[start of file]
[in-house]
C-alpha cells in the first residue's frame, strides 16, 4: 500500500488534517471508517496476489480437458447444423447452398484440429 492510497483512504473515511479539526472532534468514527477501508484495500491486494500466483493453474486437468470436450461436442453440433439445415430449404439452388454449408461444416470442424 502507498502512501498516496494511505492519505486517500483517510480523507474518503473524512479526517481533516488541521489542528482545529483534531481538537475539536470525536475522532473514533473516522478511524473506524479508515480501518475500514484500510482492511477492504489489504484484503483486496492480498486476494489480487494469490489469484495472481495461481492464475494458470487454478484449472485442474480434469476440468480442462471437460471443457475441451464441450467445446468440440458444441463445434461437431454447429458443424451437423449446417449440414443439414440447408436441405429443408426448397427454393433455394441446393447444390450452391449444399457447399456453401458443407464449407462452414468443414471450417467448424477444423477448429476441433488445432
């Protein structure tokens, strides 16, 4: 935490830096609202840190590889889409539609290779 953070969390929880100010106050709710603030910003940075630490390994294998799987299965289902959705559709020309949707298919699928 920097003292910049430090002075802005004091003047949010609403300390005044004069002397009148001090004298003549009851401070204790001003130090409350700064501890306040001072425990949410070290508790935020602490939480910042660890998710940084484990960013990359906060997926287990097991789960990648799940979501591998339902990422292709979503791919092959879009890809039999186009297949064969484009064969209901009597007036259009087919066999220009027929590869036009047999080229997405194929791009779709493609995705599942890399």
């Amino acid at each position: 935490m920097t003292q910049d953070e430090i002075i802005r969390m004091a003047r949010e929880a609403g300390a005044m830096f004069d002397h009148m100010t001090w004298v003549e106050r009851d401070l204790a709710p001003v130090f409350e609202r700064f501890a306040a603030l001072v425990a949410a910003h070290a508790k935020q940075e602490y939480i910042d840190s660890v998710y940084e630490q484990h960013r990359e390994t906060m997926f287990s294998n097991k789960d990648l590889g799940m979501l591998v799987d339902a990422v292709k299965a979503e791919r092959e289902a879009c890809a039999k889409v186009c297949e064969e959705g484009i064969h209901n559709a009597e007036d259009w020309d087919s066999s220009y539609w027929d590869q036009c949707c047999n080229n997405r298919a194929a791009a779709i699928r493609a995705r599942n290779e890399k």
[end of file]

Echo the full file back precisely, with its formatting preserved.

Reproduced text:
[in-house]
C-alpha cells in the first residue's frame, strides 16, 4: 500500500488534517471508517496476489480437458447444423447452398484440429 492510497483512504473515511479539526472532534468514527477501508484495500491486494500466483493453474486437468470436450461436442453440433439445415430449404439452388454449408461444416470442424 502507498502512501498516496494511505492519505486517500483517510480523507474518503473524512479526517481533516488541521489542528482545529483534531481538537475539536470525536475522532473514533473516522478511524473506524479508515480501518475500514484500510482492511477492504489489504484484503483486496492480498486476494489480487494469490489469484495472481495461481492464475494458470487454478484449472485442474480434469476440468480442462471437460471443457475441451464441450467445446468440440458444441463445434461437431454447429458443424451437423449446417449440414443439414440447408436441405429443408426448397427454393433455394441446393447444390450452391449444399457447399456453401458443407464449407462452414468443414471450417467448424477444423477448429476441433488445432
């Protein structure tokens, strides 16, 4: 935490830096609202840190590889889409539609290779 953070969390929880100010106050709710603030910003940075630490390994294998799987299965289902959705559709020309949707298919699928 920097003292910049430090002075802005004091003047949010609403300390005044004069002397009148001090004298003549009851401070204790001003130090409350700064501890306040001072425990949410070290508790935020602490939480910042660890998710940084484990960013990359906060997926287990097991789960990648799940979501591998339902990422292709979503791919092959879009890809039999186009297949064969484009064969209901009597007036259009087919066999220009027929590869036009047999080229997405194929791009779709493609995705599942890399």
């Amino acid at each position: 935490m920097t003292q910049d953070e430090i002075i802005r969390m004091a003047r949010e929880a609403g300390a005044m830096f004069d002397h009148m100010t001090w004298v003549e106050r009851d401070l204790a709710p001003v130090f409350e609202r700064f501890a306040a603030l001072v425990a949410a910003h070290a508790k935020q940075e602490y939480i910042d840190s660890v998710y940084e630490q484990h960013r990359e390994t906060m997926f287990s294998n097991k789960d990648l590889g799940m979501l591998v799987d339902a990422v292709k299965a979503e791919r092959e289902a879009c890809a039999k889409v186009c297949e064969e959705g484009i064969h209901n559709a009597e007036d259009w020309d087919s066999s220009y539609w027929d590869q036009c949707c047999n080229n997405r298919a194929a791009a779709i699928r493609a995705r599942n290779e890399k």